Ravi Singhal, vice chairman of online stock trading firm GCL Group, explains, “The losses are due to their scheduled expense on future growth. There are two big expenses incurred this year: ESOPs and marketing expenses.” The company has granted 1,82,50,562 stock options under the employee stock option scheme (ESOP). Share-based payment expense for the quarter ended and nine months period ended December 31, 2021 is Rs 22,620 lakh and Rs 43,212 lakh, respectively.
 
Secondly, PB Fintech has spent around Rs 503 crore (Rs 236 crore in the last quarter) on advertising, compared to Rs 253 crore in 2020. “For a category like this, which is not very impulsive, it’s not as easy. Creating a website or a mobile application doesn’t mean customers will come and start buying, you need to invest in customer acquisition,” says Bansal.
 
Analysts are positive to see this change in the near future, and so are the founders. Bansal adds, “Policybazaar premium has grown 45x in the last eight years and Paisabazaar disbursals are 46x higher over the last seven years. Given the low levels of insurance and credit penetration in the country and increased digitisation, we are confident of our future growth and profitability prospects.”
 
Dahiya believes there is a huge difference—especially when it comes to profitability—between internet and non-internet businesses. He explains, “There is a higher gross margin in internet businesses, because with scale your operating costs are low compared to your revenue. For a traditional business, it might a 10 percent margin business, for an internet player it could be a 50-60 percent margin. But at the same time, Internet businesses need more investment in creating the brand and developing the technology before the business actually takes off.” This means if revenue doubles, profitability doesn’t necessarily double, whereas, in a traditional business, though gross margins are low, there isn’t as much investment in technology, says Dahiya.
 
On December 13, the mandatory one-month lock-in of anchor investors expired for PB Fintech, leading to the stock price dropping. Ahead of the IPO, PB Fintech on October 29 finalised an allocation of 2,62,18,079 equity shares to anchor investors at an allocation price of Rs 980 per share, aggregating to Rs 2,569.37 crore. As on February 21, the share price is been down by 34.9 percent from the listing price, which was Rs 1,150 per share in November.
 
However, analysts believe this is only a temporary dip. Singhal of the GCL Group says, “The falling stock price could be due to many reasons, like the overall market which is bearish, anchor investors lock-in period ending and results not in line. But the share price will stabilise as the market starts recovering.”
 

Future prospects

According to PB Fintech’s financials, its insurance aggregation services—Policybazaar— accounted for 53 percent of the total revenue of Rs 367 crore in Q3 of FY22, whereas it made up 65 percent of the total revenue of Rs 212 crore in the year-ago period. Policybazaar is far more established as a brand, and experts suggest the masses think of the company being as good as an LIC, which adds a lot to its credibility.

Post-IPO, stocks tank for Policybazaar's parent but the road ahead may not be all bumpyThe digital insurance marketplace’s market share as of FY20 was 93.4 percent, based on the number of policies sold through online insurance distribution platforms. It has partnered with 48 insurers, and has 51.1 million registered consumers on its platform. It has sold 20.7 million policies on its platform and has 10 million unique transacting customers.
 
According to ICICI Securities, in FY20, India had a Rs 7.6 lakh crore insurance industry, measured in terms of total premium and is expected to grow at a 17.8 percent CAGR to Rs 39 lakh crore by FY30. “There is huge potential for growth in the insurtech segment. Like we’ve seen with fintech and how it has complimented financial services, similarly insurtech companies should and are complimenting insurance companies as well. The sector is crucial to the growth of insurance in India,” says Bahroze Kamdin, partner, Deloitte.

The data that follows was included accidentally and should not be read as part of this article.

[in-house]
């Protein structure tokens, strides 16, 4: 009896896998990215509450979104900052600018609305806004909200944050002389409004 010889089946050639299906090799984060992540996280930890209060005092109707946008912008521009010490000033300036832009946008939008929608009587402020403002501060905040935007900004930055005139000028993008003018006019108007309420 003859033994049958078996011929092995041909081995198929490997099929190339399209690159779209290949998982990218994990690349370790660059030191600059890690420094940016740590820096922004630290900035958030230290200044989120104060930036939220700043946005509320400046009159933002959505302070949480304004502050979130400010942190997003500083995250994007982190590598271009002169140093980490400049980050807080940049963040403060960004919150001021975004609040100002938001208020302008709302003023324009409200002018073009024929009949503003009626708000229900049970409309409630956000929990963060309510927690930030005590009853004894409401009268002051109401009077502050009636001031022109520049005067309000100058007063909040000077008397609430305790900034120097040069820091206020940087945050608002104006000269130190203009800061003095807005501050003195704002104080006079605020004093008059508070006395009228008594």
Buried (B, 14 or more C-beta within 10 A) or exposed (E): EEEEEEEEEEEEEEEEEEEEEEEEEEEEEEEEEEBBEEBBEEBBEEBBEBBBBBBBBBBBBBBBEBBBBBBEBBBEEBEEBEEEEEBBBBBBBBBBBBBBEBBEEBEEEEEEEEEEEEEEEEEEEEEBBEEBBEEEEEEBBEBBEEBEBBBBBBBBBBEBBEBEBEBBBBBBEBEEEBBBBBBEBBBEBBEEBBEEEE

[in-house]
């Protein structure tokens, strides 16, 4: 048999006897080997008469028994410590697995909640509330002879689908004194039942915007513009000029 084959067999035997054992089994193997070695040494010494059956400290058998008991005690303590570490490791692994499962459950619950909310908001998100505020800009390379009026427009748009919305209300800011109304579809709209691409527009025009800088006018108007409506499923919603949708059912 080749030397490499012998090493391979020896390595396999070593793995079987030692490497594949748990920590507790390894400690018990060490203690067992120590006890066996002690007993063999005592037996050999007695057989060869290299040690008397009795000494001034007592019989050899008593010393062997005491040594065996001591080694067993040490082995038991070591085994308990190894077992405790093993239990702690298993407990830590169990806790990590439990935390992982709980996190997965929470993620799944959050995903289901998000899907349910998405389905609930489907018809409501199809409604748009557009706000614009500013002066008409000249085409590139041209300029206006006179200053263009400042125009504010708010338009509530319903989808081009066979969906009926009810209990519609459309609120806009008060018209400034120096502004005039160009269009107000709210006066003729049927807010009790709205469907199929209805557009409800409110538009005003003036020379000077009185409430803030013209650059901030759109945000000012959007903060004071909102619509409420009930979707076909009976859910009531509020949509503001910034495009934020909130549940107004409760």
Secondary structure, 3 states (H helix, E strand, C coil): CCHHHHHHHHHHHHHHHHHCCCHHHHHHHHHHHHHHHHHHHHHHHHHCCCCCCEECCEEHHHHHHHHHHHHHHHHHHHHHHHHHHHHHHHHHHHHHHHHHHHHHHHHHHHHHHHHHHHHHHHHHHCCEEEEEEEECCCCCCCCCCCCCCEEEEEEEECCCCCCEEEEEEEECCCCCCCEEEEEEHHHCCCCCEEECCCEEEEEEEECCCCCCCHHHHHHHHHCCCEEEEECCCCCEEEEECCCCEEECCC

On the other hand, though PB Fintech’s digital consumer credit marketplace Paisabazaar accounts for a lesser percent of the company’s total revenue, it hopes to grow fast soon. In FY21, it held a 53.7 percent market share based on disbursals. Bansal reckons, “Its [Paisabazaar] moats are still not as established. The consumer brand recall is not that high, the service element in lending is also not as high. Some of these things have to be put in place for Paisabazaar to grow further.”
 
As part of its growth plans, it recently acquired Gurugram-based loan marketplace MyLoanCare for Rs 40.41 crore. The company maintains it will be keen to look at acquisitions that help with capability enhancement for all its ventures.
 
Post the IPO, Policybazaar is hoping to expand further in the offline space. So far they have 15 fully operational stores across India. Dahiya clarifies, “These are all small stores and more of service centres. They are to give customers confidence that we are in your city.” With Paisabazaar though, they have no plans to move into the offline space.
 
In 2018, the company entered the health tech space with Docprime.com. “We think the health industry is going to have a UPI moment. So, we are betting on the ‘National Digital Health Mission’. In December 2021, they launched the Docprime health locker integrated with Ayushman Bharat Digital Mission. “Docprime is not a revenue-focussed entity. We don’t have an intent to build revenue in it... no one can say what the eventual future lies, but if you talk about the mid-term we have no revenue plan,” reckons Dahiya.
 
Dahiya and Bansal are strong believers of not dipping into their past to make decisions for the future. They hope to continue running experiments that they believe are an important part of the company’s future. When asked about the company’s road to profitability, Dahiya says, “I know we aren’t supposed to make forward statements, but very soon we'll be profitable. We will naturally turn profitable and grow as well... by how much, we’ll keep that a surprise."